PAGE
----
According to 2018 figures, London’s homicide rates are beginning to rise above those of New York City. Interestingly, if you look back to 2017, there were 116 murders reported in London compared to 290 in New York and 46 in the Yucatan peninsula.
Furthermore, the federal body responsible for Statistics and Indicators calculates that, in 2017, the Yucatan homicide rate was 10 times lower than the national average in Mexico. The national rate was 20.5 per 100,000 inhabitants compared to 2.12 homicides for every 100,000 inhabitants in the Yucatan region. This is a significant national difference.
In contrast, the USA’s national homicide figure in 2017 was 5 per 100,000 inhabitants whereas the city of New York recorded 3.4 homicides for every 100,000 people during the same year. According to these statistics, the Yucatan peninsula is safer than New York City.
Furthermore, Mexico’s National Institute for Geography and Statistics’ 2017 survey of public safety perception revealed that 72.8 % of Yucatecans perceived the Yucatan as being a safe state. This compared to an average of 25.7 % of Mexicans who felt that other states were safe.
Of course, decisions about whether to visit a country owing to safety concerns are personal. Doubts can ruin a holiday! Personally, we found that our research on Yucatan Mexico safety helped put generalisations into perspective and we had a truly amazing and unforgettable trip to this part of the world (see Yucatan Peninsula Two Weeks Backpacking).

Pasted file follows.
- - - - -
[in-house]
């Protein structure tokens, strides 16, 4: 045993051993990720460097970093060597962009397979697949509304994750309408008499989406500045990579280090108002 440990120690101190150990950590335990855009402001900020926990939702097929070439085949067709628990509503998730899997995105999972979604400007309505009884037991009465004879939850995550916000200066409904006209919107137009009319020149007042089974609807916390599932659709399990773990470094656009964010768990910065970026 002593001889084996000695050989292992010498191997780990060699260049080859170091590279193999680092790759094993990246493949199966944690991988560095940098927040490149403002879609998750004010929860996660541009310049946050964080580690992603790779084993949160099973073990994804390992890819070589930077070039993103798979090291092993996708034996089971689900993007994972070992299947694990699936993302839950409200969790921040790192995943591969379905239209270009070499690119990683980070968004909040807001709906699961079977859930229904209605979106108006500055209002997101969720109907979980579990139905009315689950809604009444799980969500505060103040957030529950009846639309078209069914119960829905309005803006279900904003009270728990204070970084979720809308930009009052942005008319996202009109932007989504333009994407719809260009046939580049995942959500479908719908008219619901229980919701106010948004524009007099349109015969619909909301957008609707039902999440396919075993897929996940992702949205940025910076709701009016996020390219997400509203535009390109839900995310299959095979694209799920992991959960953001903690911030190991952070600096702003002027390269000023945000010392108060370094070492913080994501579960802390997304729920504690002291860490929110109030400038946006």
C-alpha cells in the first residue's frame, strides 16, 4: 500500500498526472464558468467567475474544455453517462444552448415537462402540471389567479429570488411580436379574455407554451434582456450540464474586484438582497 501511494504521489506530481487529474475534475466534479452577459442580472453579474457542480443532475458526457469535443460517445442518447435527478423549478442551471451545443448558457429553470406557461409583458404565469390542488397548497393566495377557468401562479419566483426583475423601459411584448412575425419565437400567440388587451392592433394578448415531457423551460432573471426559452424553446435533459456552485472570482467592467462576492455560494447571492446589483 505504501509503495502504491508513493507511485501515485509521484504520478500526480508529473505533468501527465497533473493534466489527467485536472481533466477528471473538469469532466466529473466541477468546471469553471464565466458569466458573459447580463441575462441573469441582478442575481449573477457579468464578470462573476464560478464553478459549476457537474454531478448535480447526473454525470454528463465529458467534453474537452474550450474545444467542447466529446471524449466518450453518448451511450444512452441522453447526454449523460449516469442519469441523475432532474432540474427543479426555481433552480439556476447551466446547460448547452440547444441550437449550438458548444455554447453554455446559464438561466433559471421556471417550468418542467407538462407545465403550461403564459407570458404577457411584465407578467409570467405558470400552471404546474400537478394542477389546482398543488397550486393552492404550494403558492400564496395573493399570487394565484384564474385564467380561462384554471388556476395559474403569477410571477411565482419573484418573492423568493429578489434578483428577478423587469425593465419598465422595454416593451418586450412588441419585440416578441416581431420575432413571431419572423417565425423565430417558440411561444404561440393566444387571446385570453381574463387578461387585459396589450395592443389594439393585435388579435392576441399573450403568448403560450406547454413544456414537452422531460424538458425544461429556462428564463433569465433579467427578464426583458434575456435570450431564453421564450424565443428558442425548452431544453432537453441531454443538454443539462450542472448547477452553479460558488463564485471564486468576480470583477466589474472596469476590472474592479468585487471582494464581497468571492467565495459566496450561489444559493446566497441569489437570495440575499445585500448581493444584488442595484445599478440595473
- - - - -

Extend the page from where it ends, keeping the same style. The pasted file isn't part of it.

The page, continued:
Tulum Mexico Safety
Is Tulum safe? Tulum is a safe touristic site and town in the state of Quintana Roo, situated along the Riviera Maya tourist corridor. We travelled problem-free from Xpu-Ha to Tulum by ‘Colectivo’ with the locals and afterwards to Valladolid using the same method of transport.
The current US travel advisory for the entire state of Quintana Roo is to ‘exercise increased caution due to crime’ but you need to put this in context (see above – Research the Yucatan peninsula thoroughly). There are no current travel restrictions on US government employees in Quintana Roo which includes Tulum.